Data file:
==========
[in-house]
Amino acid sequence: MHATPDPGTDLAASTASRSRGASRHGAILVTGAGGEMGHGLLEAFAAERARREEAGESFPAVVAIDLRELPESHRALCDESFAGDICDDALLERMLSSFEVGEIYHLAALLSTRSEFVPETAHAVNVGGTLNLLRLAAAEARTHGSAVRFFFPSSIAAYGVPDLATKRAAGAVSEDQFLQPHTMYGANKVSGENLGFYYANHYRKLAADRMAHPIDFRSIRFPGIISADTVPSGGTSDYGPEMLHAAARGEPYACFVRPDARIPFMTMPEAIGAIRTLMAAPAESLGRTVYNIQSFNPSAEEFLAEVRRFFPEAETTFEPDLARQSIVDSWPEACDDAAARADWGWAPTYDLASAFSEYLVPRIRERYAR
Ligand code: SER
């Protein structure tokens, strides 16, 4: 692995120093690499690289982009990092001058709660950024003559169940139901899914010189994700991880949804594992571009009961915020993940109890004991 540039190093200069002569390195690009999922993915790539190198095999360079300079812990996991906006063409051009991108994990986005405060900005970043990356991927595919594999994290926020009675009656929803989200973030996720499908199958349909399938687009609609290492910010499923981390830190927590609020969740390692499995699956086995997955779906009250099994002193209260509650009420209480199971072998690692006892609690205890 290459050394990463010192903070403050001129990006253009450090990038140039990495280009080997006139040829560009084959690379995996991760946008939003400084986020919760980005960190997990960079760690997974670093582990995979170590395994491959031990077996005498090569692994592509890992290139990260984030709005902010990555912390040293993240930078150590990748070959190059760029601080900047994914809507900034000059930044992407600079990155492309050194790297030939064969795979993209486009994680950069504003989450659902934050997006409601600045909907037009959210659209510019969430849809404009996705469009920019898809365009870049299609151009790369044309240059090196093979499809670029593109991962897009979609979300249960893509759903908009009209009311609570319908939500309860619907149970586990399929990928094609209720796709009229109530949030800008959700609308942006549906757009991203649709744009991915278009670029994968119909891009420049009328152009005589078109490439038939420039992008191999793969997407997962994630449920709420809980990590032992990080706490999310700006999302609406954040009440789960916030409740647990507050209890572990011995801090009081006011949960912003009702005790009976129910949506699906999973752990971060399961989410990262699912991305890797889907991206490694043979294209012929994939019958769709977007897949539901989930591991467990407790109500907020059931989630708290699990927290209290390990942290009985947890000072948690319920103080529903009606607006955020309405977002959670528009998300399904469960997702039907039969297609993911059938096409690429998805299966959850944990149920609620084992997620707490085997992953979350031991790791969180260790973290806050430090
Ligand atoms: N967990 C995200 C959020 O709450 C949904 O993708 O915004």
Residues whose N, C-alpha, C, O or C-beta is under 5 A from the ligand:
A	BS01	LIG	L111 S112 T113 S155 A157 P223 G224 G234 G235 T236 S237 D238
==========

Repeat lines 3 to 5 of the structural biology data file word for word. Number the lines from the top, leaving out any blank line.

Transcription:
Ligand code: SER
């Protein structure tokens, strides 16, 4: 692995120093690499690289982009990092001058709660950024003559169940139901899914010189994700991880949804594992571009009961915020993940109890004991 540039190093200069002569390195690009999922993915790539190198095999360079300079812990996991906006063409051009991108994990986005405060900005970043990356991927595919594999994290926020009675009656929803989200973030996720499908199958349909399938687009609609290492910010499923981390830190927590609020969740390692499995699956086995997955779906009250099994002193209260509650009420209480199971072998690692006892609690205890 290459050394990463010192903070403050001129990006253009450090990038140039990495280009080997006139040829560009084959690379995996991760946008939003400084986020919760980005960190997990960079760690997974670093582990995979170590395994491959031990077996005498090569692994592509890992290139990260984030709005902010990555912390040293993240930078150590990748070959190059760029601080900047994914809507900034000059930044992407600079990155492309050194790297030939064969795979993209486009994680950069504003989450659902934050997006409601600045909907037009959210659209510019969430849809404009996705469009920019898809365009870049299609151009790369044309240059090196093979499809670029593109991962897009979609979300249960893509759903908009009209009311609570319908939500309860619907149970586990399929990928094609209720796709009229109530949030800008959700609308942006549906757009991203649709744009991915278009670029994968119909891009420049009328152009005589078109490439038939420039992008191999793969997407997962994630449920709420809980990590032992990080706490999310700006999302609406954040009440789960916030409740647990507050209890572990011995801090009081006011949960912003009702005790009976129910949506699906999973752990971060399961989410990262699912991305890797889907991206490694043979294209012929994939019958769709977007897949539901989930591991467990407790109500907020059931989630708290699990927290209290390990942290009985947890000072948690319920103080529903009606607006955020309405977002959670528009998300399904469960997702039907039969297609993911059938096409690429998805299966959850944990149920609620084992997620707490085997992953979350031991790791969180260790973290806050430090
Ligand atoms: N967990 C995200 C959020 O709450 C949904 O993708 O915004």